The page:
Angkor Wat

Angkor's magnificent monuments attract many thousands of visitors but with careful planning you can find a way to get off the beaten track

The first time it happened was a surprise. Like hundreds of thousands of other tourists that year I was visiting Angkor, the Khmer temple complex in Cambodia that is one of the biggest draws in south-east Asia. But my excitement was tempered with concern that too many people had been here before me.

Angkor Wat

Angkor Wat

Flanking the road from the airport the day before were very different temples, vast bland hotels, seemingly dozens of them, built to cater for the hordes, particularly the burgeoning Chinese market. And on that first morning, as we drove the three miles from the town of Siem Reap to the vast main complex, the tourist-filled buses and the tuk-tuks were out in force. Mmm, I thought to myself, paradoxically both smug and disappointed, my fears that I was too late for Angkor were to be proven right.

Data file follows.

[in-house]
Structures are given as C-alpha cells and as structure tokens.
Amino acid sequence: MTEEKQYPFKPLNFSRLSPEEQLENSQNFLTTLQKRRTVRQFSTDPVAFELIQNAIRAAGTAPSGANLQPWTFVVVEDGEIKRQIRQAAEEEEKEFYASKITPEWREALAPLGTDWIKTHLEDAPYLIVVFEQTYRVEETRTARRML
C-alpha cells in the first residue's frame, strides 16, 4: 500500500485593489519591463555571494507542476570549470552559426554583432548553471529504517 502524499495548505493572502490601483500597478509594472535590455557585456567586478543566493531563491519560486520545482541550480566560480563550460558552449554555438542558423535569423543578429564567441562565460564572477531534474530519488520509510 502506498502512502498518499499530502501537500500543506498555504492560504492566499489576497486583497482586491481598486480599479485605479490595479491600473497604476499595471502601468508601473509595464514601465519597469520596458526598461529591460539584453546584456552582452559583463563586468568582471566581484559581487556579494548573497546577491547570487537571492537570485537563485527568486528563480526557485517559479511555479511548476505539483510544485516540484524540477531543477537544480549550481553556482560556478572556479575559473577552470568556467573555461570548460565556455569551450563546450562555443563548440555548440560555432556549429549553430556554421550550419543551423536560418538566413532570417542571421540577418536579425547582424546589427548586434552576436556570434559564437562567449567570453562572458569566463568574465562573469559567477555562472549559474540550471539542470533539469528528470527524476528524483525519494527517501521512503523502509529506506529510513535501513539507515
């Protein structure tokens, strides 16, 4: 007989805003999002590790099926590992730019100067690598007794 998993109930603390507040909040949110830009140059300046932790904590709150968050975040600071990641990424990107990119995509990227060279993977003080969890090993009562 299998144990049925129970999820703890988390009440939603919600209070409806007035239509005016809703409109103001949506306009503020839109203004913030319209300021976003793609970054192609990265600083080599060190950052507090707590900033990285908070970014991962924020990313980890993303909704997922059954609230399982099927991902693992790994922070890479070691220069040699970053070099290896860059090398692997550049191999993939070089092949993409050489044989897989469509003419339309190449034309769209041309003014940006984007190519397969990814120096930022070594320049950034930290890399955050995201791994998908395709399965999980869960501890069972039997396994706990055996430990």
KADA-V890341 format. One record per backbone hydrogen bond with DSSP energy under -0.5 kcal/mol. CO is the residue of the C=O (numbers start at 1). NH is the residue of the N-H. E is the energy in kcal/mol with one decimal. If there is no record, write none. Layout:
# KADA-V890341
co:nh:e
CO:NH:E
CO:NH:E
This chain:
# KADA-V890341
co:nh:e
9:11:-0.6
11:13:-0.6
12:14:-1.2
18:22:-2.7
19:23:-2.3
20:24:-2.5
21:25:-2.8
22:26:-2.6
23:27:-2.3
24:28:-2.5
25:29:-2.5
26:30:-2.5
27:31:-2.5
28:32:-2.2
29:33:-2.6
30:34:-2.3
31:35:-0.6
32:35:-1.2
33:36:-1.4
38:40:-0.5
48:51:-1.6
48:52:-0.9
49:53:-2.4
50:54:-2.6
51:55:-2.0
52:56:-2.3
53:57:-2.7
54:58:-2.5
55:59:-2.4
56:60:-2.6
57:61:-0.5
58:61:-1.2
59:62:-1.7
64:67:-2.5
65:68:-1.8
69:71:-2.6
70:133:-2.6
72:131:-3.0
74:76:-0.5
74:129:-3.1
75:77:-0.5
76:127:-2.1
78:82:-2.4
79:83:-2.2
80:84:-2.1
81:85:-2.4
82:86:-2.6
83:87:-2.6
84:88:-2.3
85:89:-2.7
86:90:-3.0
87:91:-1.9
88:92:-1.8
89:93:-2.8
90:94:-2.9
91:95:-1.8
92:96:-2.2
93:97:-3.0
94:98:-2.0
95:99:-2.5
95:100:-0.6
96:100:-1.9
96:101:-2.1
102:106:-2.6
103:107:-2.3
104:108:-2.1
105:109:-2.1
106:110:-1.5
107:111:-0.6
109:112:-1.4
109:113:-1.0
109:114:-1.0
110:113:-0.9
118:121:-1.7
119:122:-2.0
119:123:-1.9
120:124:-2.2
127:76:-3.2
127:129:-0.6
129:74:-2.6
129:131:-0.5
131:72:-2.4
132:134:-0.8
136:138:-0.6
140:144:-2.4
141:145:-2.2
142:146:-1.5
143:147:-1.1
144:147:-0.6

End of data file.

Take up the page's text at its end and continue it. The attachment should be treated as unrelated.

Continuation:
Yet even at my very first temple, Ta Som, a small affair chosen by our guide because it wasn’t in the top rank of Angkor must-sees, I found myself suddenly alone. It was just me, walls of intricately carved stone, and the jungle, almost audibly encroaching, a strangler fig oozing its way over one of the main entrances.

As I was quickly learning, one of the most remarkable things about 21st-century Angkor – almost as remarkable as its vertiginous beauty, which retains the power to render you speechless a full 12 centuries after building first began – is that with just a little cunning you can enjoy it almost as you might have done two decades ago, when it was just being opened up after the terrible civil war.

Angkor Wat

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